Our United Methodist Council of Bishops, which comprises all active and retired bishops of the Church, met last week April 30-May 4, 2018 in Chicago to do the work of our denomination entrusted to us as general superintendents of the Church. We, the Council, are a diverse group of leaders with varied experiences and insights that help offer a full dialogue to the vast scope that is before us in caring for the Connection.
During our time together we worshiped, prayed daily, and reflected on the charge before us and the days ahead of, us all, as the people known as United Methodists. Our meetings are broad, with many topics that require communal discussion, in-depth review, and follow-up. An example is how our United Methodist Committee on Relief (UMCOR) and many of the churches across the globe are continuing to support the recovery efforts in Puerto Rico. We also had the opportunity to celebrate as colleagues in ministry with a shared love for The United Methodist Church our 50th Anniversary, as well as the witness that we are and will continue to be to the world.
As we continued through our week, we spent much time in executive session to review the work of the Commission on a Way Forward and to receive their recommendations. The Commission's work since the 2016 General Conference has been cared for by persons with hearts for the Church, for their neighbor, but most importantly, hearts for Jesus Christ. This team has labored for the future of us all and shared the detail of their work in the three plans presented for consideration.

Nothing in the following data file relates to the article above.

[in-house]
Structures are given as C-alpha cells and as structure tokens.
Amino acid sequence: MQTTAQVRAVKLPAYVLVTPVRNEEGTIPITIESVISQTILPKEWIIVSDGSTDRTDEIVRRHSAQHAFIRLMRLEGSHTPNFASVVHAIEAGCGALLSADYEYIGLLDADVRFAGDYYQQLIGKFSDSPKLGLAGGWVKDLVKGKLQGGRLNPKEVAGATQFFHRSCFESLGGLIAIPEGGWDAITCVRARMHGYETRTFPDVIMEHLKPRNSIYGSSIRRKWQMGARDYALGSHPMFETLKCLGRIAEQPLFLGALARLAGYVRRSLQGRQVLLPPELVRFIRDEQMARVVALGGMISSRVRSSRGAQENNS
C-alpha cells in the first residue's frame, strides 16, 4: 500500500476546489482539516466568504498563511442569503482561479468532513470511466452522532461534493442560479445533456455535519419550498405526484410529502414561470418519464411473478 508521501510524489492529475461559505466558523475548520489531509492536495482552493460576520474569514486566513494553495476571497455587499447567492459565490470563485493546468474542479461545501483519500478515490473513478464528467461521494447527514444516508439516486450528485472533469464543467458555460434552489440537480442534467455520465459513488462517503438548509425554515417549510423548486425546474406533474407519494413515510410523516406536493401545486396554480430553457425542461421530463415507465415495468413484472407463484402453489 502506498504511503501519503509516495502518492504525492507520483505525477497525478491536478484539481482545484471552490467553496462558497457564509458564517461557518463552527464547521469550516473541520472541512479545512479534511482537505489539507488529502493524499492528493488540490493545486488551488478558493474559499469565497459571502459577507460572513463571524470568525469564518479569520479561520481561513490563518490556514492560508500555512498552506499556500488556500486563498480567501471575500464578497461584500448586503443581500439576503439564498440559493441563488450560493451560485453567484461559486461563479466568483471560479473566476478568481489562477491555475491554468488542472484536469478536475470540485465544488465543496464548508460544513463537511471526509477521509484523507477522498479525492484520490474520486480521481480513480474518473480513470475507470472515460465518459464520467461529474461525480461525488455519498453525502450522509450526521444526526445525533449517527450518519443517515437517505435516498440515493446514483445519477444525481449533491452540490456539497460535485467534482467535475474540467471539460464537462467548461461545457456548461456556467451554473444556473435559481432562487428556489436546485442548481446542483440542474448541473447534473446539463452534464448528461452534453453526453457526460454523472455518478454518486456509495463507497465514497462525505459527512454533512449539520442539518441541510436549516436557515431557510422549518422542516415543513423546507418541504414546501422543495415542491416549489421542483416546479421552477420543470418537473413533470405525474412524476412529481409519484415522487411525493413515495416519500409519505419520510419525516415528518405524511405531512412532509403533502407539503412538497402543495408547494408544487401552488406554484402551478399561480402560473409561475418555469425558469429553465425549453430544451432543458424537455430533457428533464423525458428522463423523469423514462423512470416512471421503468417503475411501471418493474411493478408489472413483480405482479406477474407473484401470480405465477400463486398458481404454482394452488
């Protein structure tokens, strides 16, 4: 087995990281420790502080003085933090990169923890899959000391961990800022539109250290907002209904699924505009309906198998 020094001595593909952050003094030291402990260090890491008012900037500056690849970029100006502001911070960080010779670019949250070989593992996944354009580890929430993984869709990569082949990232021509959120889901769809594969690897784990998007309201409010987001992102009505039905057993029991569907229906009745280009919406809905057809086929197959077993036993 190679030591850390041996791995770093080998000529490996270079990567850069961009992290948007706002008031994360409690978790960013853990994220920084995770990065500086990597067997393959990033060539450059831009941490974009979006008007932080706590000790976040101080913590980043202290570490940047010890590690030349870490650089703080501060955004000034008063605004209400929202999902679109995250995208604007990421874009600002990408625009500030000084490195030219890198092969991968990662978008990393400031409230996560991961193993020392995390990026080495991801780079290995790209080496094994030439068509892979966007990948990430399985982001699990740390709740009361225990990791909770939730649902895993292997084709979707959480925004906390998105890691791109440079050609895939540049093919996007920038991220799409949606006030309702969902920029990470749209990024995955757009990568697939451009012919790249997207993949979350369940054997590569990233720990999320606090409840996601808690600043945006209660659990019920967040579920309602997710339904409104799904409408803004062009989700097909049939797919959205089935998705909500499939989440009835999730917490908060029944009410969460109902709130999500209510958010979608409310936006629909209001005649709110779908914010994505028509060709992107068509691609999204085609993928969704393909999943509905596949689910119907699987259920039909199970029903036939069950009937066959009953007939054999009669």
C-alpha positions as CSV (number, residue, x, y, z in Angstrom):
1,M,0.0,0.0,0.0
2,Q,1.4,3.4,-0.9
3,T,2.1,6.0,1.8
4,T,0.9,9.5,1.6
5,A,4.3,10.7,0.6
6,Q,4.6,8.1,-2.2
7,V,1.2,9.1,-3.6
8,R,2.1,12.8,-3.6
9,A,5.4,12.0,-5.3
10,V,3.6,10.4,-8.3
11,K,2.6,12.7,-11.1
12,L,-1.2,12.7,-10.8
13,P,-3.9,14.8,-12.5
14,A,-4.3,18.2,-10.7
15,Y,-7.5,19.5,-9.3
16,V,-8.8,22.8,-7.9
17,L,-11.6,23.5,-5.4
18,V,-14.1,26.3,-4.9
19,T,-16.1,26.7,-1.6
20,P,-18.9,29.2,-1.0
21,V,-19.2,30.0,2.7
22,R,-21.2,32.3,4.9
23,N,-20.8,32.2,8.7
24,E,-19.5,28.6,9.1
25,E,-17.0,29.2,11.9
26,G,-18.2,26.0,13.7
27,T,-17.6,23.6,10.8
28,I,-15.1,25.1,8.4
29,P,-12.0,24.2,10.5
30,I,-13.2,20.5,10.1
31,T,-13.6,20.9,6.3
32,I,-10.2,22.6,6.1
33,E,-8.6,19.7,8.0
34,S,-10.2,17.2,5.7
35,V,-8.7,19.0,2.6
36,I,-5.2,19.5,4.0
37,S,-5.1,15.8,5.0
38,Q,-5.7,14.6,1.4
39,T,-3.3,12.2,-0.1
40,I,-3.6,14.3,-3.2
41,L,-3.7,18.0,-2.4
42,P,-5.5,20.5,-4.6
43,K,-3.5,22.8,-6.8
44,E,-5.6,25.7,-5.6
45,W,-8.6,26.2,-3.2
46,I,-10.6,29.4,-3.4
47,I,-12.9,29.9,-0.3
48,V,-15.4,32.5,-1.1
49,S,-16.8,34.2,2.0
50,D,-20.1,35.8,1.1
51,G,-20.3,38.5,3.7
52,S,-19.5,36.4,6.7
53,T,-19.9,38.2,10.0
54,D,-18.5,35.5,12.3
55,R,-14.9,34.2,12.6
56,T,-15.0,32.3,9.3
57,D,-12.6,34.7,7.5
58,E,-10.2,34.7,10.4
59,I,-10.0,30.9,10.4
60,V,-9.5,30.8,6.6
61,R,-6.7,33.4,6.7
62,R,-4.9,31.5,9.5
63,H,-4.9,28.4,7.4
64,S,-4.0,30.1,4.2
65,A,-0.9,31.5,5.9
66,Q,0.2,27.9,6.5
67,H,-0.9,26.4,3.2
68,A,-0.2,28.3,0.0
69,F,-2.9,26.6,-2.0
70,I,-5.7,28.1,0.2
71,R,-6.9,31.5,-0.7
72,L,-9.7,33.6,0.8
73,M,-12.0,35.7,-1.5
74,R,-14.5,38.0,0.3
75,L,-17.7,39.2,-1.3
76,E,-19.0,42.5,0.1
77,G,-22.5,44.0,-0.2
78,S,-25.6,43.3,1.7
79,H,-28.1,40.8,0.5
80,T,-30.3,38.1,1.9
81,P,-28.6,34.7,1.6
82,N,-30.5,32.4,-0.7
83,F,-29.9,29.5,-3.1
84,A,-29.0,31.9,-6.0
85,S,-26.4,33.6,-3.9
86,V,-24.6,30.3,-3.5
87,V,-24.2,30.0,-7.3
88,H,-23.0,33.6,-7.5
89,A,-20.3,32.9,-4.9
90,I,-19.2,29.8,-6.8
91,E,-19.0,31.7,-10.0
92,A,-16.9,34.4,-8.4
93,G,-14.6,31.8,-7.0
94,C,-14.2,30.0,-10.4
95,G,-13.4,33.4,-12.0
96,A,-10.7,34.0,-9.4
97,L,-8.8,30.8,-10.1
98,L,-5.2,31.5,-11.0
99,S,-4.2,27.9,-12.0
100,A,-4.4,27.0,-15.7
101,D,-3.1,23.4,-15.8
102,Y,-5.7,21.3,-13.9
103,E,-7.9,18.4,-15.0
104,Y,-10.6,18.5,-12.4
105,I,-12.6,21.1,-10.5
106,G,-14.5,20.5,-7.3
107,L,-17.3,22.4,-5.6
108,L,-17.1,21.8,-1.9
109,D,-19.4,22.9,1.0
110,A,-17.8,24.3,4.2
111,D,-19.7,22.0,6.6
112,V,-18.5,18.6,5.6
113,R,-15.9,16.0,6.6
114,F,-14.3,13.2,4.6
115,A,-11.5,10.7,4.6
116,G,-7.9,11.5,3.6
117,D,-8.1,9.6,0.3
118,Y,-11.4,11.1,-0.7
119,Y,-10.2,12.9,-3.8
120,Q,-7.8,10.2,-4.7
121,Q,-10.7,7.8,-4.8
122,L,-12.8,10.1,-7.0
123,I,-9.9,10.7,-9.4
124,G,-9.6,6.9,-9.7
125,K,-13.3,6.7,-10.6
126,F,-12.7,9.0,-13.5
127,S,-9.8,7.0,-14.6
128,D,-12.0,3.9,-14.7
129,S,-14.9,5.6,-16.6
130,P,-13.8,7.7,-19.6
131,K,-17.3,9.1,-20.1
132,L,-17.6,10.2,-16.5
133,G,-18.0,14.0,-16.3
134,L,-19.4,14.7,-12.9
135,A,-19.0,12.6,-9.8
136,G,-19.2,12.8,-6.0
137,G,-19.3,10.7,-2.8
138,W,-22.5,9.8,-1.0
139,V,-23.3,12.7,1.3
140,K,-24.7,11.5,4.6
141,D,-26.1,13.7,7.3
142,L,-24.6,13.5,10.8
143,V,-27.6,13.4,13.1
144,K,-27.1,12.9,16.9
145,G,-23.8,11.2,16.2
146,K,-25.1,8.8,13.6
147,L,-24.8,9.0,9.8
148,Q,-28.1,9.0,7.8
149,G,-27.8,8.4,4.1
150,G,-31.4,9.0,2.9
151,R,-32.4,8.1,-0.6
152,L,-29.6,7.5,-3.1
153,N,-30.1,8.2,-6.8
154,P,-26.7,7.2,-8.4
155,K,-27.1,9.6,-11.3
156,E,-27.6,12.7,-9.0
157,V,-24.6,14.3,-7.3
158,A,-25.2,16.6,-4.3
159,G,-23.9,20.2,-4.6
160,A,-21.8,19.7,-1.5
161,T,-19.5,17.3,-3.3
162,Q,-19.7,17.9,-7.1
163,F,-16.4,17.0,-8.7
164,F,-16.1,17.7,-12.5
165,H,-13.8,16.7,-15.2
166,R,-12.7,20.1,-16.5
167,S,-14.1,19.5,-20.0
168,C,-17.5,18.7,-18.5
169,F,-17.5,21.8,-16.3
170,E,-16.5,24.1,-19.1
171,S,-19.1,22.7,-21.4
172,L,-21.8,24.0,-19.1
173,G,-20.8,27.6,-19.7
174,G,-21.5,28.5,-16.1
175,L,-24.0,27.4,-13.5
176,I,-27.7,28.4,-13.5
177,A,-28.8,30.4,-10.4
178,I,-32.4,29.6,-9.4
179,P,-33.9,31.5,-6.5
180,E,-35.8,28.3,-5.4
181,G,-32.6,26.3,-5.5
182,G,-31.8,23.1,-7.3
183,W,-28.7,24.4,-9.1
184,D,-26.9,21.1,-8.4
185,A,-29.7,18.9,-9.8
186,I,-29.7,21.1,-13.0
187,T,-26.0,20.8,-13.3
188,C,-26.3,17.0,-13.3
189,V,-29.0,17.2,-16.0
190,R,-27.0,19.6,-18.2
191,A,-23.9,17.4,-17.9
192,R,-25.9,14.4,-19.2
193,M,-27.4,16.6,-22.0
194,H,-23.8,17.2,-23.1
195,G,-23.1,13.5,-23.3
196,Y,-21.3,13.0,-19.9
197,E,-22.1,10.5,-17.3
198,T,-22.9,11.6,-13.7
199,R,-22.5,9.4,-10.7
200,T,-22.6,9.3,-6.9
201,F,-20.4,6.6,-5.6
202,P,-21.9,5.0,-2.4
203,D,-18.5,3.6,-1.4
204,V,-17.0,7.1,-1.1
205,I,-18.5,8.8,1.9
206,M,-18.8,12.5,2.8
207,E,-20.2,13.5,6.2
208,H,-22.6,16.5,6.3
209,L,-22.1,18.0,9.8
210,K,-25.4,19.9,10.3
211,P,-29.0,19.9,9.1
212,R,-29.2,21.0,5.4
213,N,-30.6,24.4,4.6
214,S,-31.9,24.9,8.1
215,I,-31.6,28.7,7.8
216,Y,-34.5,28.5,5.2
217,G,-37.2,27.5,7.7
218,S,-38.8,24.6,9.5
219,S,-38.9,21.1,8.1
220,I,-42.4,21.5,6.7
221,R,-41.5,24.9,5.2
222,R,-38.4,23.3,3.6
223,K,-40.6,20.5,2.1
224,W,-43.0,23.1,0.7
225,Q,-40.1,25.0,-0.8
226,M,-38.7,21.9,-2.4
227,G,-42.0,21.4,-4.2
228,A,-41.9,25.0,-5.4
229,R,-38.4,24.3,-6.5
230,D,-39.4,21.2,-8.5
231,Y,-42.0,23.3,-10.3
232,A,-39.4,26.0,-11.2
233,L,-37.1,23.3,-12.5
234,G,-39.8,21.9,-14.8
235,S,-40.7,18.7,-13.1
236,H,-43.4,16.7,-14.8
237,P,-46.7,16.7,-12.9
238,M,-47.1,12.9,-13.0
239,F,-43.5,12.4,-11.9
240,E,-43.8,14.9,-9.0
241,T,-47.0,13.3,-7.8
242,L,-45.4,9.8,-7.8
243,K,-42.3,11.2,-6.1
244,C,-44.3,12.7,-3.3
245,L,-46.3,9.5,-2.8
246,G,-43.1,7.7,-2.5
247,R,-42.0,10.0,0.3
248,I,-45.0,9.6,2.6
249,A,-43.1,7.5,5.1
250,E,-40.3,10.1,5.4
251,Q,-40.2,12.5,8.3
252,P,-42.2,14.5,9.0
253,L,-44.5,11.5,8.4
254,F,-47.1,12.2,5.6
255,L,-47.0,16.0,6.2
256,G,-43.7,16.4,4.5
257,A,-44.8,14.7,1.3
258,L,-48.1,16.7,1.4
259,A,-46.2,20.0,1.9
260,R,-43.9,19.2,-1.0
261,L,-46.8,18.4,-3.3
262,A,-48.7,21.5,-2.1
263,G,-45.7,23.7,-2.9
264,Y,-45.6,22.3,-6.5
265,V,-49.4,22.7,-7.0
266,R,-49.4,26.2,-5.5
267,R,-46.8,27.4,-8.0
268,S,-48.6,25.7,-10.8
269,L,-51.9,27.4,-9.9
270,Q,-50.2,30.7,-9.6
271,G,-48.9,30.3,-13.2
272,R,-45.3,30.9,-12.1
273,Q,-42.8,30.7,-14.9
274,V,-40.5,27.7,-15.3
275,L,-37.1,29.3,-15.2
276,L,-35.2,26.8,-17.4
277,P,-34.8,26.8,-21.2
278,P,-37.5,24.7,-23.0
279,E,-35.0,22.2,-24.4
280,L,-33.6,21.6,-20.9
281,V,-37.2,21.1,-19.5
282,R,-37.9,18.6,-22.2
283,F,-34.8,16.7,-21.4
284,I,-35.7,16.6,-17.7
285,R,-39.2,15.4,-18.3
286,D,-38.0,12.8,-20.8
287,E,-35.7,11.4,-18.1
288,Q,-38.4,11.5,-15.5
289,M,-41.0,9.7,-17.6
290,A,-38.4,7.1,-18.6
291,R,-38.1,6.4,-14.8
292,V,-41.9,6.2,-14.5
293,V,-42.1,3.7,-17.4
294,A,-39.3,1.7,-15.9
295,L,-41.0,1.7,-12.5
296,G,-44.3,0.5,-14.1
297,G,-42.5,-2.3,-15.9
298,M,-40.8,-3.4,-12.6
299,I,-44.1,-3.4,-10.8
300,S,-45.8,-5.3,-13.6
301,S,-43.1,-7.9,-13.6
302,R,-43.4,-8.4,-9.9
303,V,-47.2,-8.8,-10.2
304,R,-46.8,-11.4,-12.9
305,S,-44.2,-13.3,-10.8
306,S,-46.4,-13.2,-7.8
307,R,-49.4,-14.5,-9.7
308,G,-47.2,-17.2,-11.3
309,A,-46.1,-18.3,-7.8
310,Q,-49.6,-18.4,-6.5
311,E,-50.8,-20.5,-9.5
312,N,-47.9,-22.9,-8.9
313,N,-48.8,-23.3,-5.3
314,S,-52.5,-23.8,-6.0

As Christians, our affirmation of the Triune God and being grace-filled followers of Jesus keeps us captives of hope, as well as unapologetic in our pursuit of unity and healing.
The Council will submit a report to the special session of General Conference in 2019 that includes:
- All three plans (The Traditionalist Plan, The One Church Plan, and the Connectional Conference Plan)
- The Council's strong affirmation of the One Church Plan
- A historical narrative of the Council's discernment process regarding all three plans.
The Council did not come to a decision lightly, and our review was paired with prayerful deliberation, reflecting on the diversity of our global denomination, as well as our varied perspectives on human sexuality and the narratives surrounding it throughout the Church. There is strength in diversity, and the Council affirms the value of this diversity and commits to maintain the unity of the Church.
The "One Church" plan was supported by the majority of the council in part because we believe it best fulfills the vision of a global, multicultural church which reflects the Kingdom and allows us to advance our mission. "One Church" will also allow us to continue to work for unity, understanding, and for hearts that are willing to love each other as Jesus loves each of us.
We, all (bishops, clergy, laity, and every congregation), must commit to our mission "making disciples of Jesus Christ for the transformation of the world," and recognize that we are called to witness to the world. The work of the Commission is for us to be able to continue our mission in as many places as possible, and allows for contextual differences that offer space for us to walk the same road to together for unity (in as many ways as possible).
As bishops, we resolved to lead as pastors in a church of diverse opinions, convicted humility, and a sustained commitment to creating more time for prayer, as well as more space for conversation. With continued attention to our connection to Christ and each other, we will emphasize our rich Wesleyan heritage of grace and holiness; connection and mission; and unity in Christ. And I will note that biblical and theological framing is in each of the proposed plans, and I encourage each of us to read our Bible, in its entirety, each year. However, it may be helpful for each of us to start with reminders to remain connected to Christ and each other through reading John 15, John 17, Romans 5, and I Corinthians 12-14.